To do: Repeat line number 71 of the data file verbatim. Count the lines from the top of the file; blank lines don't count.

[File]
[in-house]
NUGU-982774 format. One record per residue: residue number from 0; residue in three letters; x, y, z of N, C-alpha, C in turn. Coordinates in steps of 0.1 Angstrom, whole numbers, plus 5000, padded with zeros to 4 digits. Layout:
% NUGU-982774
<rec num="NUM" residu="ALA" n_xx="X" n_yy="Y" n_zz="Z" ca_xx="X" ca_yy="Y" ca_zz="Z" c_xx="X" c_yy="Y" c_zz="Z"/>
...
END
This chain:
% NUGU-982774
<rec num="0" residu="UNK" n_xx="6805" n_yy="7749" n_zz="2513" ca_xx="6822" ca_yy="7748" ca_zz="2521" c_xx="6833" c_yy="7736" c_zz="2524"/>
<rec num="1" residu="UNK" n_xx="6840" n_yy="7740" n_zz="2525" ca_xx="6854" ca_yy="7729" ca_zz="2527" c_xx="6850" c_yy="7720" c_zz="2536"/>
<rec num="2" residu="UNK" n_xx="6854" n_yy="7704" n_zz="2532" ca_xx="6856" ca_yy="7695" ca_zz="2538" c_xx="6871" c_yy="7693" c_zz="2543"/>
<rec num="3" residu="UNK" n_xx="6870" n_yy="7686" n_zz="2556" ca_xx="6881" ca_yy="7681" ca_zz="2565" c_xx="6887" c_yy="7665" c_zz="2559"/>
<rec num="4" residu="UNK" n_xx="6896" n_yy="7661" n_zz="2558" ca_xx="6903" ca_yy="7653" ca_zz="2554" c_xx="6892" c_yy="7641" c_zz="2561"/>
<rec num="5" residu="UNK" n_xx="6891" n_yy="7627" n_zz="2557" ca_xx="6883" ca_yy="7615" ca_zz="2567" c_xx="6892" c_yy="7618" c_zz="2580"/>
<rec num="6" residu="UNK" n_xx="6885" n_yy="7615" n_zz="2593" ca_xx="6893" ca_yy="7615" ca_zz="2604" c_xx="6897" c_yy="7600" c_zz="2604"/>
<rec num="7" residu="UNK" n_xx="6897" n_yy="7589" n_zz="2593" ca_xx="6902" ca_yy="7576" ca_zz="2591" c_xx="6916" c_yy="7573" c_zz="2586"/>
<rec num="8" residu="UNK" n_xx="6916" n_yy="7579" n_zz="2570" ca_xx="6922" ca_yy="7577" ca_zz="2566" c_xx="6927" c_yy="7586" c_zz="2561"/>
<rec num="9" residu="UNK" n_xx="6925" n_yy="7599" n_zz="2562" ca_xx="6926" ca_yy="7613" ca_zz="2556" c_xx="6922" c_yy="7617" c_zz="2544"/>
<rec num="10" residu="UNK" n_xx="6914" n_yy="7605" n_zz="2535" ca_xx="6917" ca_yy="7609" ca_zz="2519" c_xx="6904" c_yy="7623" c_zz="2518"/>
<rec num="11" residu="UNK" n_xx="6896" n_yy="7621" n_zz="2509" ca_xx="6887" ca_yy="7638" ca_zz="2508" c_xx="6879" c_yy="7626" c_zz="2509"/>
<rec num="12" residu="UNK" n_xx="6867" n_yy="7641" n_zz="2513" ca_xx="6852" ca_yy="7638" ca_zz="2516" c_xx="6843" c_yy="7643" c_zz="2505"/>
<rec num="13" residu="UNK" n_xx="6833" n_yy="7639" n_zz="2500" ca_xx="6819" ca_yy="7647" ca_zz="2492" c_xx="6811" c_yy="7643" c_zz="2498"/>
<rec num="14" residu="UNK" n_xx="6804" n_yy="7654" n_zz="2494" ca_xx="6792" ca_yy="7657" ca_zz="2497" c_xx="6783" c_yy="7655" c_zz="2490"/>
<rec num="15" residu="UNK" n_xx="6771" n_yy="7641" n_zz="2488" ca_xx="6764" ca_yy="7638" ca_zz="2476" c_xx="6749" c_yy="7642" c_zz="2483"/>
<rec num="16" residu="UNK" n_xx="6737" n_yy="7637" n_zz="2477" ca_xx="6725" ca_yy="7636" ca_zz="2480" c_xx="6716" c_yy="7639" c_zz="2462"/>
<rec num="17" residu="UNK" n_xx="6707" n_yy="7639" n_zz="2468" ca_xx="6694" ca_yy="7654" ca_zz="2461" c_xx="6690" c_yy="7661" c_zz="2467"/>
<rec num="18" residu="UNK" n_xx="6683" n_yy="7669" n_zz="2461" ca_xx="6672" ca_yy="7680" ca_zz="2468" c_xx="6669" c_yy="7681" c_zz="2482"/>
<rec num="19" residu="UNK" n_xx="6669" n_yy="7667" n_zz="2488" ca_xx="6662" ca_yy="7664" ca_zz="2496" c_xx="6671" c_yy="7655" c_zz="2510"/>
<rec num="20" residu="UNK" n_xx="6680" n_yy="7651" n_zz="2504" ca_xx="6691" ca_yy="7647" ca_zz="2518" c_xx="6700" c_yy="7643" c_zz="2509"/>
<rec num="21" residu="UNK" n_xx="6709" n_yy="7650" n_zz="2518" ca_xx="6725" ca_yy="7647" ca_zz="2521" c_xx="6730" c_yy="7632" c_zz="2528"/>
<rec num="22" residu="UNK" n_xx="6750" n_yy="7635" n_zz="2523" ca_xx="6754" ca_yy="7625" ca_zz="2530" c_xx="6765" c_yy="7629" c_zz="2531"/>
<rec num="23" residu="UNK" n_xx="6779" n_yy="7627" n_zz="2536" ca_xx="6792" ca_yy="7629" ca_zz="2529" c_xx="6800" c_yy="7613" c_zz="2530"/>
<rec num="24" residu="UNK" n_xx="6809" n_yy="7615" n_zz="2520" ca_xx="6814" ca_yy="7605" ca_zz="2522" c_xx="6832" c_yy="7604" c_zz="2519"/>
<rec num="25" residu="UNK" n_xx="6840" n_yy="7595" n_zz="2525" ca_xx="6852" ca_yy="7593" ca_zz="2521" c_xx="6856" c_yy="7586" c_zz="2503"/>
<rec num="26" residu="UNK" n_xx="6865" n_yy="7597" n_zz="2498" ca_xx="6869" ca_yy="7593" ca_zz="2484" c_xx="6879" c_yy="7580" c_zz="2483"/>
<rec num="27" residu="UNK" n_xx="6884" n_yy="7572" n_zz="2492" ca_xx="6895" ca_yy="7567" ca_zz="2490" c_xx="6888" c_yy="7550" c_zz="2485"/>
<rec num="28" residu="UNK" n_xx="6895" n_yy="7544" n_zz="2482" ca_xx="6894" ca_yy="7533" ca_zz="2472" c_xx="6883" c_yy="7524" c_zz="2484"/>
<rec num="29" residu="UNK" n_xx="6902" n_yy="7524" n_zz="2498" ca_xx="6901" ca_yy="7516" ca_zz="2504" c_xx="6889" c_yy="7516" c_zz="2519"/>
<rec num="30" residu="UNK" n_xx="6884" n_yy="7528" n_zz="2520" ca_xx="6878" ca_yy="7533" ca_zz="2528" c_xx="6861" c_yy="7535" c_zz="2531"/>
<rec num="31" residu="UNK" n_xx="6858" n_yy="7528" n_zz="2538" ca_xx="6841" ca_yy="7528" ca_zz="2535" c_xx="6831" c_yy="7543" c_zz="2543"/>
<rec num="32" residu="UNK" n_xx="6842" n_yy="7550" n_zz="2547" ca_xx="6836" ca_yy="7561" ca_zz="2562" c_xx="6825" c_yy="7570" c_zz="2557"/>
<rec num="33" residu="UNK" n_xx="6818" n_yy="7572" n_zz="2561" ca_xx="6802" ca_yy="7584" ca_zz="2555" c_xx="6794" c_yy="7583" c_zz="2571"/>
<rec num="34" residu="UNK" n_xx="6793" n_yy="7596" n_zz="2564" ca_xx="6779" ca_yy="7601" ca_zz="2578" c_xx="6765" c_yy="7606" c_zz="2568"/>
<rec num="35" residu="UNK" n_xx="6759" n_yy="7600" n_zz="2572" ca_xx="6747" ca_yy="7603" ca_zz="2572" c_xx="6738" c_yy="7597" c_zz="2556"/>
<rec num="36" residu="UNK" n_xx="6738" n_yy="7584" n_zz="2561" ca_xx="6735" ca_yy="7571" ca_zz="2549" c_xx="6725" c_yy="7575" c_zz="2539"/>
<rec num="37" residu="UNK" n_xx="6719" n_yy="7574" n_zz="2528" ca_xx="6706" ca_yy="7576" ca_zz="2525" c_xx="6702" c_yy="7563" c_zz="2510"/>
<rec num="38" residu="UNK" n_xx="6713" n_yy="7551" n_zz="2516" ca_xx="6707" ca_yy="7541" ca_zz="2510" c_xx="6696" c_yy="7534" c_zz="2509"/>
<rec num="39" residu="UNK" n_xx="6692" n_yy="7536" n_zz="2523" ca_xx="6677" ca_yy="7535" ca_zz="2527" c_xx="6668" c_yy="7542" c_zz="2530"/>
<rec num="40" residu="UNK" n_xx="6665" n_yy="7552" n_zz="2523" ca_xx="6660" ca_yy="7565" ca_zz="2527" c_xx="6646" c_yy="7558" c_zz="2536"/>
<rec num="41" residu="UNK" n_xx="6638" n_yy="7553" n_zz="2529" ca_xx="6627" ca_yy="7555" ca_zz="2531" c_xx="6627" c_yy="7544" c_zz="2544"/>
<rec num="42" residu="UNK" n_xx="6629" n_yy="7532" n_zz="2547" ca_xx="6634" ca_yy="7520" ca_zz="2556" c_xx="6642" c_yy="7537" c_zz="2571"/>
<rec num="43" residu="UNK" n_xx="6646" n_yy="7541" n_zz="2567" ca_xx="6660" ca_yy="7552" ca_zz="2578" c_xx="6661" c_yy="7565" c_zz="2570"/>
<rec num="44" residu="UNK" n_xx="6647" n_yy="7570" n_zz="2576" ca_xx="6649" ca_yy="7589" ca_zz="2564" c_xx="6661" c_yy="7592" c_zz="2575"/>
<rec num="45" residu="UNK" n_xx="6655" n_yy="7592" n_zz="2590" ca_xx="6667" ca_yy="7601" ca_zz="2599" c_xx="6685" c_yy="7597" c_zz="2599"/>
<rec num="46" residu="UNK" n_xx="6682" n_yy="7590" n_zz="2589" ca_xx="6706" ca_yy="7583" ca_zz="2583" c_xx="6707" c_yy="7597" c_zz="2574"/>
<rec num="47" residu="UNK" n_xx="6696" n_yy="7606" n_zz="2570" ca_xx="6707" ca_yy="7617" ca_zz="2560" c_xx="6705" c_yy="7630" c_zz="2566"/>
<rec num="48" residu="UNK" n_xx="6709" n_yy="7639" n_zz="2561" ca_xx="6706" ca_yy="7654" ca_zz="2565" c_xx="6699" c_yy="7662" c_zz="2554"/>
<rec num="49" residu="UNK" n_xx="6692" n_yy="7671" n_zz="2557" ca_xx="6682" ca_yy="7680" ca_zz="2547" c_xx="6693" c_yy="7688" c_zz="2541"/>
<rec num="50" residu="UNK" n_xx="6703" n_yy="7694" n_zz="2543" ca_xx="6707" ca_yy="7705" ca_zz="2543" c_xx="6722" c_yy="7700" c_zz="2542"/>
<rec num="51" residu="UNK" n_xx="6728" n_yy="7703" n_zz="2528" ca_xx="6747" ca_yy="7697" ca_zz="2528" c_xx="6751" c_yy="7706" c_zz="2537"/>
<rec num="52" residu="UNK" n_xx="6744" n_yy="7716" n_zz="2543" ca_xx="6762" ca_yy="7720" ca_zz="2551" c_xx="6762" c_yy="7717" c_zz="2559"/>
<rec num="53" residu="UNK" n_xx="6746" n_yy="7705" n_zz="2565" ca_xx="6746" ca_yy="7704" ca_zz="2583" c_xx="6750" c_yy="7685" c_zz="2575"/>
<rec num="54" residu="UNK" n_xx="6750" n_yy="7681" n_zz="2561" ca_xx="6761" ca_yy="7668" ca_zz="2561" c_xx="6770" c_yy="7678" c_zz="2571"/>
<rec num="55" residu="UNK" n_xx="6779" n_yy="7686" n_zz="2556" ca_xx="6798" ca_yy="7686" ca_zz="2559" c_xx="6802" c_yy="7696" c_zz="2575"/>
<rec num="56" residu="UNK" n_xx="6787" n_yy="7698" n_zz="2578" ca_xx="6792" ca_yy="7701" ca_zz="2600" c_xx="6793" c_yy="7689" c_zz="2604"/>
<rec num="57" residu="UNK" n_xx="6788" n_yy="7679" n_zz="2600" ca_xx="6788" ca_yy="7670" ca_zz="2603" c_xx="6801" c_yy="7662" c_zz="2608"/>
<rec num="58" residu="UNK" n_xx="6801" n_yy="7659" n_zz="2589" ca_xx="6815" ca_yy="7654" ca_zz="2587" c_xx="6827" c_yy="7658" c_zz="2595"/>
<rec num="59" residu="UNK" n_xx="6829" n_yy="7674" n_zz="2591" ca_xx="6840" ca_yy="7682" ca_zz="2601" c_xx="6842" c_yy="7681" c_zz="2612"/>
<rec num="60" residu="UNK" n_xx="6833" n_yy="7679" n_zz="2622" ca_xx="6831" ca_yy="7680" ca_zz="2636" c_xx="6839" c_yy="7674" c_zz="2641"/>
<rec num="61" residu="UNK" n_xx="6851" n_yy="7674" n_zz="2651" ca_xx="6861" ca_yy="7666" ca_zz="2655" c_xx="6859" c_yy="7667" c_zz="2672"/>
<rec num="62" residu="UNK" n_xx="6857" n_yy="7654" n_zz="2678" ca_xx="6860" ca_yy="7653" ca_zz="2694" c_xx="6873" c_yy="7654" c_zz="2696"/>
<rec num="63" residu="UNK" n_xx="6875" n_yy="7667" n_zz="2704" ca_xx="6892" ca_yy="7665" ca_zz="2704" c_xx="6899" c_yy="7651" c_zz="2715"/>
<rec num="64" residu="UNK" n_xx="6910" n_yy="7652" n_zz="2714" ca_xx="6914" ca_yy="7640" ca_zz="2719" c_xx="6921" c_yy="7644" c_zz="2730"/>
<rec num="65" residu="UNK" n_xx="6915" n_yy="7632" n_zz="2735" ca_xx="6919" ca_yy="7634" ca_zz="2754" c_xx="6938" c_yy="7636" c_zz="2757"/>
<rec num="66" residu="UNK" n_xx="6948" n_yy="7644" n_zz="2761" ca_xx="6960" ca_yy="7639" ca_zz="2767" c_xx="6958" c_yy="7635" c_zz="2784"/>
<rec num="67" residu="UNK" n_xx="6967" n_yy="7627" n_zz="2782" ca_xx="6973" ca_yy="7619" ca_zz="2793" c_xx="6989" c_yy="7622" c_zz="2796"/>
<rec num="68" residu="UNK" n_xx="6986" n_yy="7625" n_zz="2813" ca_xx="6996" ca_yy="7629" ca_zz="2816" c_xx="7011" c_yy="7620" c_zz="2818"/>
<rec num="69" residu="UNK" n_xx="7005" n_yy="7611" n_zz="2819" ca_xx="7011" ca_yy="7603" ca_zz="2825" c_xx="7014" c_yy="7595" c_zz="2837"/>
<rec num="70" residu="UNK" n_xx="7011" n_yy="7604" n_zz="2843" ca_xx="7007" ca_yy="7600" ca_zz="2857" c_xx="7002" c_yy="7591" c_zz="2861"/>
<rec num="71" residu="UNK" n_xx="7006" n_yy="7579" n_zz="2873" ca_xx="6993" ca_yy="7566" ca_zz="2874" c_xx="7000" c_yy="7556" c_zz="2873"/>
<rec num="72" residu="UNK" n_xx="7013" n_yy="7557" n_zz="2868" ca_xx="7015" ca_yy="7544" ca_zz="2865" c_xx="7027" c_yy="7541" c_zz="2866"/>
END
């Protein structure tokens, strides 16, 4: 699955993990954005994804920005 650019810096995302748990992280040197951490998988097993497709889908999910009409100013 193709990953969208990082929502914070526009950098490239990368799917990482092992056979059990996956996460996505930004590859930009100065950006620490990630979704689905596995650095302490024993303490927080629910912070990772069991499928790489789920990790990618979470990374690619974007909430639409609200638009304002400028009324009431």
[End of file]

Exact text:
<rec num="62" residu="UNK" n_xx="6857" n_yy="7654" n_zz="2678" ca_xx="6860" ca_yy="7653" ca_zz="2694" c_xx="6873" c_yy="7654" c_zz="2696"/>